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On the face of it, continuity in the shape of a Trump re-election makes sense. The Republican President is a huge supporter of Brexit – even claiming to have called it before the result was declared – and enjoys a close personal relationship with Boris Johnson.
Yesterday, Sir Malcolm Rifkind, the former Defence and Foreign Secretary, said: “In theory, you would have thought a Trump-Johnson relationship is the obvious candidate in the short and medium terms.
“They like each other, in personal terms, but in policy terms there’s very little in common.”
Less is known about Democrat Joe Biden’s likely stance, other than he would “have preferred a different outcome” to Brexit.
Mr Biden, 77, was vice-president to Barack Obama when, ahead of the 2016 EU referendum, the then president sparked anger by saying the United Kingdom would be at the “back of the queue” for a trade deal if it voted to leave.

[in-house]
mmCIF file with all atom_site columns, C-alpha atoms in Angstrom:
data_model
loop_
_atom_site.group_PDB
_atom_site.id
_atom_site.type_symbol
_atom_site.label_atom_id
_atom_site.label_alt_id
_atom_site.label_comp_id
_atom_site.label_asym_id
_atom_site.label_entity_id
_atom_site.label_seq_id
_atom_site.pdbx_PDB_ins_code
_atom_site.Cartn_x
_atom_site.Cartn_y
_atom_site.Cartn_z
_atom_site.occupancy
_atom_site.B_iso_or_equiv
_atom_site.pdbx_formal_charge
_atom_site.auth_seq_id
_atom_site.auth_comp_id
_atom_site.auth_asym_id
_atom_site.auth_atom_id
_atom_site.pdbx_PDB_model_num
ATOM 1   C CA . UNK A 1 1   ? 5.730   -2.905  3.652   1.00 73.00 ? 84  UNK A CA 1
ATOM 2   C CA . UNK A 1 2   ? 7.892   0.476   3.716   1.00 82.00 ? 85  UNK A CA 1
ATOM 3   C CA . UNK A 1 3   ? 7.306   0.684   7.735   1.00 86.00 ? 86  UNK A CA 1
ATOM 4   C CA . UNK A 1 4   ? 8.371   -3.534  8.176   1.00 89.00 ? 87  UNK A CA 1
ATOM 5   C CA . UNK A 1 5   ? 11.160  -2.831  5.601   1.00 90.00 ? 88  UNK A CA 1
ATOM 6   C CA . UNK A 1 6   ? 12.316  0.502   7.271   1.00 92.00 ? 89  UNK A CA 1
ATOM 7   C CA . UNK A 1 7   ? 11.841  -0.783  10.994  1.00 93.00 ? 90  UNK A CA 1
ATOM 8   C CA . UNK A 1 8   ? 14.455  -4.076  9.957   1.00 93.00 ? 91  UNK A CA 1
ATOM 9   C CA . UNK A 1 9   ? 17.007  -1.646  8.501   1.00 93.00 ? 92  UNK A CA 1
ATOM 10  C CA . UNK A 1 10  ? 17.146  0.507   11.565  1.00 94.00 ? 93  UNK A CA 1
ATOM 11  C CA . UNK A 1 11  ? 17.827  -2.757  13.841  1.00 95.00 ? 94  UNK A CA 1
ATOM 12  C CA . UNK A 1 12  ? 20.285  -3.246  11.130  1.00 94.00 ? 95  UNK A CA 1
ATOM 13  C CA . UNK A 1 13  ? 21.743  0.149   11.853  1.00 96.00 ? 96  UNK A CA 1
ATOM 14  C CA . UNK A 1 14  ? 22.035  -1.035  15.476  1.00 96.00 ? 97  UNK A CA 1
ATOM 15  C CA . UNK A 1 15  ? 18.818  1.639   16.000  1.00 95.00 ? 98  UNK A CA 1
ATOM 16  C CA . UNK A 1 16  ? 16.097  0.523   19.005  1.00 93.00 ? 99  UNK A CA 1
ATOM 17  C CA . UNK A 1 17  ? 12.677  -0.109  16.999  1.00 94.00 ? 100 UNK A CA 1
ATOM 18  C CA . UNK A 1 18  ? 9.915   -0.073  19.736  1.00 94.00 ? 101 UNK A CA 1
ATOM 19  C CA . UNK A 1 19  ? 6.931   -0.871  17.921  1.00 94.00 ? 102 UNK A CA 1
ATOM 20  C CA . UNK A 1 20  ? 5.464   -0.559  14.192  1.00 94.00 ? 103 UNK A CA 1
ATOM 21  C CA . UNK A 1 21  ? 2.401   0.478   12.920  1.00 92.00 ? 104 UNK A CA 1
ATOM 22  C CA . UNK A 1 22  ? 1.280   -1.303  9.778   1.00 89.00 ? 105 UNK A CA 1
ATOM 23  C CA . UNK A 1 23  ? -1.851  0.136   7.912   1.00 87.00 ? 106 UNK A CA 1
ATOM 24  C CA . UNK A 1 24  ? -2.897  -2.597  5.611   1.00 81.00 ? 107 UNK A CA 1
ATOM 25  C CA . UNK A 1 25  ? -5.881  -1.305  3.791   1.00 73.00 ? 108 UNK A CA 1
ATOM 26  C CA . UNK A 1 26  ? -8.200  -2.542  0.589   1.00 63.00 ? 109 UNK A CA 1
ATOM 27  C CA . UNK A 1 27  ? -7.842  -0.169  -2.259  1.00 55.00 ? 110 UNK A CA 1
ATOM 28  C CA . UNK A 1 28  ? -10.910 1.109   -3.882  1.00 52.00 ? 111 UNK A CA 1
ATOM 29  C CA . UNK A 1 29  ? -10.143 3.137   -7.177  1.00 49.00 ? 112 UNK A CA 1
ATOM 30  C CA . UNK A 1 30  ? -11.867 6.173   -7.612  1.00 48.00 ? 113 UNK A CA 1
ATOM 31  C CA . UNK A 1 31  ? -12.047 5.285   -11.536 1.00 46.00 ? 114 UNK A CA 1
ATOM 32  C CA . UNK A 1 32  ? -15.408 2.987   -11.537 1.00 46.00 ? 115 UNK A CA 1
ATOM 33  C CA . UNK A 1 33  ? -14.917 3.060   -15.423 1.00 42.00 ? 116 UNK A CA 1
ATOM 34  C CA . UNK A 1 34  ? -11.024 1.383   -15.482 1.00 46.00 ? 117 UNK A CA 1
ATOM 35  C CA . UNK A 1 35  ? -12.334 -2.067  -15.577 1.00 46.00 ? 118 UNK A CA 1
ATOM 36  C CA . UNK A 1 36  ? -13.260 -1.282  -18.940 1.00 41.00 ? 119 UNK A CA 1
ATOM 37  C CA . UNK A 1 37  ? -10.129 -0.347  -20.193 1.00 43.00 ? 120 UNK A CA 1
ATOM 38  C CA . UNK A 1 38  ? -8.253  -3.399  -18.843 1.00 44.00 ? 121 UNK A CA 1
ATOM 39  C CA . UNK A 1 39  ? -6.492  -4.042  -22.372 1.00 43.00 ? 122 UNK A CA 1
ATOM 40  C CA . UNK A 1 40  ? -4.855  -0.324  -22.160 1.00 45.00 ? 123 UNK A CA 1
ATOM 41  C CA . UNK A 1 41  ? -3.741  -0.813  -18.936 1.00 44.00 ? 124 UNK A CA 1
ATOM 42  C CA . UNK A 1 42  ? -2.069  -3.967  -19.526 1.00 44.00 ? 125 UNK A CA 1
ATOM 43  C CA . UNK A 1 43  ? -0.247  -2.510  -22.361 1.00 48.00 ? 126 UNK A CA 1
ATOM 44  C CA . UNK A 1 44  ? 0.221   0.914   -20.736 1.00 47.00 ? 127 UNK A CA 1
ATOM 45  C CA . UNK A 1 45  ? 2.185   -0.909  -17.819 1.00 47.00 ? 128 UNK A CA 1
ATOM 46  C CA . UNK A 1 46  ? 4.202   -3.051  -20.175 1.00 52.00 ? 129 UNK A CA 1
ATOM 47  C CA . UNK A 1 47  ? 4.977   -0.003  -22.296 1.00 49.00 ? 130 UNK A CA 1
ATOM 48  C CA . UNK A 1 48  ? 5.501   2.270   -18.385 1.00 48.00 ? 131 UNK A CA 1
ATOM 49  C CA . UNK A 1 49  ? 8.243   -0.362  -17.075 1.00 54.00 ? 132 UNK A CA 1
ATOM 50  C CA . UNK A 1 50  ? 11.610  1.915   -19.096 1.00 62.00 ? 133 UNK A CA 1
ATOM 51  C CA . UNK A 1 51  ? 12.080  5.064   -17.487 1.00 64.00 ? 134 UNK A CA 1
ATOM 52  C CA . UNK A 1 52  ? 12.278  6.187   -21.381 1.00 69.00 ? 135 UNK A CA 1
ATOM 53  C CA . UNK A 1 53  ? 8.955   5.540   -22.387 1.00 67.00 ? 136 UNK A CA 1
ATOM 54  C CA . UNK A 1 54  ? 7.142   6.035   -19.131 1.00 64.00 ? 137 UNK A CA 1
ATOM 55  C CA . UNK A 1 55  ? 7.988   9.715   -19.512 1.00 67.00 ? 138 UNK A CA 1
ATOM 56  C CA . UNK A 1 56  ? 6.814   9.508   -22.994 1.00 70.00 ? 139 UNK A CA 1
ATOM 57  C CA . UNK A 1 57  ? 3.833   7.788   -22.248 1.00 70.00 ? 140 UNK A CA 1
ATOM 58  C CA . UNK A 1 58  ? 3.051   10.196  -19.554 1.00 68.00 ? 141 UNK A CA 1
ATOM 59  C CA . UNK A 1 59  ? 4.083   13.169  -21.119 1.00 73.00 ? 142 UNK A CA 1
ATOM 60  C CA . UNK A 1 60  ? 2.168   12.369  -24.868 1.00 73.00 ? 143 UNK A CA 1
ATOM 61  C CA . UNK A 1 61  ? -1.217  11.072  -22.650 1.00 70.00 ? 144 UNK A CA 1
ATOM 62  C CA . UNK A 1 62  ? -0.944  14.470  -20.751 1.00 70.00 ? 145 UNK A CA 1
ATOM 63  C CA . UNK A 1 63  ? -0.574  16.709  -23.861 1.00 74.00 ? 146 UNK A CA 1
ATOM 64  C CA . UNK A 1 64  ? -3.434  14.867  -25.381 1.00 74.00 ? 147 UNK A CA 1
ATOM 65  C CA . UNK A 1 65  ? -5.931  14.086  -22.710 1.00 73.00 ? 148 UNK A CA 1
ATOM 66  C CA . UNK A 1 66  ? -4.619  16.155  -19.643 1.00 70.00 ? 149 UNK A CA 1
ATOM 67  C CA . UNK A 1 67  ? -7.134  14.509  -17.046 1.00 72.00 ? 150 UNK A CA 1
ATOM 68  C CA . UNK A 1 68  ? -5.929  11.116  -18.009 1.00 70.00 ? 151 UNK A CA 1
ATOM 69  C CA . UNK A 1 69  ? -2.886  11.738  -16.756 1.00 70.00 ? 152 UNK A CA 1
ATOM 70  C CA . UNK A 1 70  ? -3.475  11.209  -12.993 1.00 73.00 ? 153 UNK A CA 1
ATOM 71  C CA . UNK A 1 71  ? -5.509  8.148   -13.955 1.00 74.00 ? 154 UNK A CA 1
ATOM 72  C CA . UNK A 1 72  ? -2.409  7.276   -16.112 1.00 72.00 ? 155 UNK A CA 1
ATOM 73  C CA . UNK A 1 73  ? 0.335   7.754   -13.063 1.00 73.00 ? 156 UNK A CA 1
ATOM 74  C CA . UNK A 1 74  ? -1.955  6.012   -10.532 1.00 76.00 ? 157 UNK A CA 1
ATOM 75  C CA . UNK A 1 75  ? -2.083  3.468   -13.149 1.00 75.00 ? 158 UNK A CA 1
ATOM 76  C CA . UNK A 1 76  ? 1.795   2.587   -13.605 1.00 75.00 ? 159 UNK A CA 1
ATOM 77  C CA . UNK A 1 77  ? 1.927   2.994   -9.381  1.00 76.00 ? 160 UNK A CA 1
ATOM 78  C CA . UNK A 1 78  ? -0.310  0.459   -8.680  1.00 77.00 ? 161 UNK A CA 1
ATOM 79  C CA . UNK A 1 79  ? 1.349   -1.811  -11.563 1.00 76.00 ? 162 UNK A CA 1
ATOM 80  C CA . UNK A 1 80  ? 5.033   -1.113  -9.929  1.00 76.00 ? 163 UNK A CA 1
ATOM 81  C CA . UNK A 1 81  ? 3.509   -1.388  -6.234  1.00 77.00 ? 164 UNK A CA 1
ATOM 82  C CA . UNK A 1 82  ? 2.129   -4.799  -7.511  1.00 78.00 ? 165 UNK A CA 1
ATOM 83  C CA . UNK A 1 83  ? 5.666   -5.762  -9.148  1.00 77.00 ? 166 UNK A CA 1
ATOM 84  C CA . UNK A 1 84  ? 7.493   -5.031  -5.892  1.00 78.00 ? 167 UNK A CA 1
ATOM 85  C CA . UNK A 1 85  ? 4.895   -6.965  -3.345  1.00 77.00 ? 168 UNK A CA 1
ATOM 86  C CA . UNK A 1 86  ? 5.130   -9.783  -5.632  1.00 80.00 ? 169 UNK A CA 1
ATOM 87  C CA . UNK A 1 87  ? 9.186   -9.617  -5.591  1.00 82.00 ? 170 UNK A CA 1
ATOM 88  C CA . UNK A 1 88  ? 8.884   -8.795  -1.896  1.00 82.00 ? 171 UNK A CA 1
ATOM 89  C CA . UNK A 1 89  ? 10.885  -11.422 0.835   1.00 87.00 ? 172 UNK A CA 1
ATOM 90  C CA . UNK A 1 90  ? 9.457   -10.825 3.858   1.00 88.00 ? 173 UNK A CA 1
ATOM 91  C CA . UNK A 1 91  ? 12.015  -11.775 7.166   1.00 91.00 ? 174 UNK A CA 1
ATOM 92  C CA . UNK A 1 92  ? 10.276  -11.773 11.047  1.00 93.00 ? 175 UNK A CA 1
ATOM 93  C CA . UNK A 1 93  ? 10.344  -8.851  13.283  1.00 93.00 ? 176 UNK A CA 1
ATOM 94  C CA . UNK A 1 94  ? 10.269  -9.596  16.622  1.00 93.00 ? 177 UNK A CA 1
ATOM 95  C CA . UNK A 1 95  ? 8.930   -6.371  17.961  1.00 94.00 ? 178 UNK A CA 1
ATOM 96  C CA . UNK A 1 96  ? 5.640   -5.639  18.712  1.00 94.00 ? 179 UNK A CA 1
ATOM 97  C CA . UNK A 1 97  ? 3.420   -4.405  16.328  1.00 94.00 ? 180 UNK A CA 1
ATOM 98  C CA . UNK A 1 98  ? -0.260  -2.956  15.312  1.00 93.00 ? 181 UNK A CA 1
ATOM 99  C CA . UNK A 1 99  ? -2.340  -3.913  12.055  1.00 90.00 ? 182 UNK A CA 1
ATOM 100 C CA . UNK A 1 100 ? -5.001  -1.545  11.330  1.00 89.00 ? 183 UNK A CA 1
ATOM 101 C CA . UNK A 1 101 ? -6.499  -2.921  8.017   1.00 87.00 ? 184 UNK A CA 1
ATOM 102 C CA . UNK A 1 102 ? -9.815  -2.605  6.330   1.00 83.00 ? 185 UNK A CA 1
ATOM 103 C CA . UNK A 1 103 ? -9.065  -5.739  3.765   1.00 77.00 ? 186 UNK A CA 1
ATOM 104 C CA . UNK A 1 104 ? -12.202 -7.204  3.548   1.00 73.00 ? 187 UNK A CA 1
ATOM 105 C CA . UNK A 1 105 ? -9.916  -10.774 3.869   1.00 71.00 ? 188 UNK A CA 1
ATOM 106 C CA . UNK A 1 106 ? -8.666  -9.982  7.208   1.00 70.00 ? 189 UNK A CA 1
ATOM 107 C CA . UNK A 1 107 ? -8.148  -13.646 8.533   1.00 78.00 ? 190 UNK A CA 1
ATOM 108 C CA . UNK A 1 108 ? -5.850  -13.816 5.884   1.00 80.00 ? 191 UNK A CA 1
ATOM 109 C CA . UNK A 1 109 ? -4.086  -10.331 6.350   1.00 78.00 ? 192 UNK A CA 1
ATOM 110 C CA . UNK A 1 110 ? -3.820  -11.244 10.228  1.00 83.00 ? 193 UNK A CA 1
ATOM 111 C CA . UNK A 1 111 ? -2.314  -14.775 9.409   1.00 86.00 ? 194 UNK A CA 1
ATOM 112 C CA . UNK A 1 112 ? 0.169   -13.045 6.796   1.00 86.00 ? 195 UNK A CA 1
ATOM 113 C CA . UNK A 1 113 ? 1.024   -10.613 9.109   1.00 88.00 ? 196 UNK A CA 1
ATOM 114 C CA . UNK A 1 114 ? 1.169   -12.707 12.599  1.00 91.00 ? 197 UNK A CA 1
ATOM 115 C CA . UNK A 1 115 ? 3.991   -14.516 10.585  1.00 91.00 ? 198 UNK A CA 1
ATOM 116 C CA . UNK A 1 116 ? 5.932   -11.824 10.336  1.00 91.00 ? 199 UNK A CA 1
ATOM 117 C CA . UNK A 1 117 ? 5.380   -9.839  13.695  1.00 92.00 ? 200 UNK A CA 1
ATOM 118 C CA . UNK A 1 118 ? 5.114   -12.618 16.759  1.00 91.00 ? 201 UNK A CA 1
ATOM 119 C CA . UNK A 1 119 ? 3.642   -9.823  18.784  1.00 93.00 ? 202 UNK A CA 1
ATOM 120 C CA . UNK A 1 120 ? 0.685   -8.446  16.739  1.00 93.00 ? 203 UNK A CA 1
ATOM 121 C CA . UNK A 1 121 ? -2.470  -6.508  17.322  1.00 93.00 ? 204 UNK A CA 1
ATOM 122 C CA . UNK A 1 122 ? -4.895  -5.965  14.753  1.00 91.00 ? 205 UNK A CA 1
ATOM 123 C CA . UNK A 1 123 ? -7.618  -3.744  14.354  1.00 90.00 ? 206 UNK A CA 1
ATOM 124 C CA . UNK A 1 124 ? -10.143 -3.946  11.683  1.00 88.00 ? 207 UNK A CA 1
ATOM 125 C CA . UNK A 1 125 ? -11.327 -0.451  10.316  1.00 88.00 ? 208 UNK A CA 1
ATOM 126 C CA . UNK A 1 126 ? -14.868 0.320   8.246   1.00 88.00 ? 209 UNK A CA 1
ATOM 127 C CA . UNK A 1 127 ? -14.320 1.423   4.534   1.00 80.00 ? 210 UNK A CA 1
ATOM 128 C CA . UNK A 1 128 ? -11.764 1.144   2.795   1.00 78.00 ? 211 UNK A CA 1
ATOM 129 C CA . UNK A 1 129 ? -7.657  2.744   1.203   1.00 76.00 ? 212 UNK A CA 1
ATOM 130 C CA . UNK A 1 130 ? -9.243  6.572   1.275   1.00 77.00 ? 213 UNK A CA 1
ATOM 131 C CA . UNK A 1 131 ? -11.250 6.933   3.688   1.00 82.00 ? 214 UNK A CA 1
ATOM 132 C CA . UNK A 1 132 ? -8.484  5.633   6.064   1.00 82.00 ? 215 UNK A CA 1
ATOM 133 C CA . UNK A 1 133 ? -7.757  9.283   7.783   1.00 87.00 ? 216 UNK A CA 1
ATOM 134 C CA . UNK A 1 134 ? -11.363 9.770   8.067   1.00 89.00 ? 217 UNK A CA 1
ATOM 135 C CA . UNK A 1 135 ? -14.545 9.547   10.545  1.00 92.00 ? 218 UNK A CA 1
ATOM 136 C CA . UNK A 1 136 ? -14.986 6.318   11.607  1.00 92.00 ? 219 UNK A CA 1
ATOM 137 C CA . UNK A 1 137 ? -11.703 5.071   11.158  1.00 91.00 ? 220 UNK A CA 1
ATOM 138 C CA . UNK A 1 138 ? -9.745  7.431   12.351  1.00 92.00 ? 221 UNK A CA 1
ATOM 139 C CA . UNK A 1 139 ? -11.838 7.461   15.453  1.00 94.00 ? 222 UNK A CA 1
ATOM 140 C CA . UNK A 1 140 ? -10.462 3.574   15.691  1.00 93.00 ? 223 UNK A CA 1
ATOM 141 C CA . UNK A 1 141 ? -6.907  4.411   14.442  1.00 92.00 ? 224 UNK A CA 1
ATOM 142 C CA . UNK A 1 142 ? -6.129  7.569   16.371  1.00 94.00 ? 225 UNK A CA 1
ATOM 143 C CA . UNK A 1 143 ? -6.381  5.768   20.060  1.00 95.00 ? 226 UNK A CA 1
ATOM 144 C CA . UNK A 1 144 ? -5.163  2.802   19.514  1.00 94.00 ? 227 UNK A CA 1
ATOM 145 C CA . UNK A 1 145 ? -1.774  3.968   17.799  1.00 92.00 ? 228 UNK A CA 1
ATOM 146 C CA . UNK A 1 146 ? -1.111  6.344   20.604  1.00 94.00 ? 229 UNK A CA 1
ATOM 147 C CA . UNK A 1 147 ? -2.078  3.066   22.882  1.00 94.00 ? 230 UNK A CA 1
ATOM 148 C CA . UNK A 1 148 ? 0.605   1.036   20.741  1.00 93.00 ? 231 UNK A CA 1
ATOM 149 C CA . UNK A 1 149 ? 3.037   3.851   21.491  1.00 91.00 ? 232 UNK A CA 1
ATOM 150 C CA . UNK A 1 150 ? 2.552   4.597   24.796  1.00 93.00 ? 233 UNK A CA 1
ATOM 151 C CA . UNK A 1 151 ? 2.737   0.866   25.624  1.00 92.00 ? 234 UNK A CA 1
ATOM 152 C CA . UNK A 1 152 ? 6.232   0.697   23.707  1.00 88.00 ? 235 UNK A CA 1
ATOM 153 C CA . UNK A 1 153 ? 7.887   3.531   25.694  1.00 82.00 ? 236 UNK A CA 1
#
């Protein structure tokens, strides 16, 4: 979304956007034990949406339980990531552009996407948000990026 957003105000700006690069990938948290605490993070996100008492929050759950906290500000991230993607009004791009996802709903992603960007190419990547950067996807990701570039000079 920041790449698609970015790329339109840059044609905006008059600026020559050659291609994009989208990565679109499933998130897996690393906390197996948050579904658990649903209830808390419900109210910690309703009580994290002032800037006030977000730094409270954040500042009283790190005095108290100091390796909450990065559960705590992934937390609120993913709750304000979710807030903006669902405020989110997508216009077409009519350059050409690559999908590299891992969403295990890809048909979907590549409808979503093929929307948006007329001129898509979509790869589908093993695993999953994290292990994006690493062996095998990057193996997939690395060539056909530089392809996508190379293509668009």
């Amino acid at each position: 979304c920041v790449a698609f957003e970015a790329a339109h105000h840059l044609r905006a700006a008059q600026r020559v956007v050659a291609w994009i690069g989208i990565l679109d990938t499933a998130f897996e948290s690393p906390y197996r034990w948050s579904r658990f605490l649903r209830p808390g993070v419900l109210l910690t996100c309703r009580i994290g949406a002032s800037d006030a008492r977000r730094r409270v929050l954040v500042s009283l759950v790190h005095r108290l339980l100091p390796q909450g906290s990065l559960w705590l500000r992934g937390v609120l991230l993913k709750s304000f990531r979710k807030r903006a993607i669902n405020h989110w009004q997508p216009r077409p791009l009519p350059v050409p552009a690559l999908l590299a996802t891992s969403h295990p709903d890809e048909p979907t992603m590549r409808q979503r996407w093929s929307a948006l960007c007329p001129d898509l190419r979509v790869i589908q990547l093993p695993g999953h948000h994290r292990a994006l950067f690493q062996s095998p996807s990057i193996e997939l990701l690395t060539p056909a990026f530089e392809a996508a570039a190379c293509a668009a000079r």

Mr Johnson’s post-Brexit agenda is built on plans for “global Britain” with the trans-Atlantic axis crucial to building an alliance to lead the free world.
This fits perfectly with President Trump’s world view.
As an ardent Brexiteer and vocal critic of the EU he revels in Britain’s departure from the political bloc and obvious parallels can be drawn between his close friend Nigel Farage’s successful political insurgency here and his own victory.
Mr Biden would prioritise closer links – and a free trade agreement – with the EU before signing a deal with the UK. But, in theory, he would be more aligned to the UK Government in terms of world affairs.
His views on Russia, North Korea and China are in line with Whitehall’s and this would see America much less hostile to organisations Britain values such as the United Nations and Nato.
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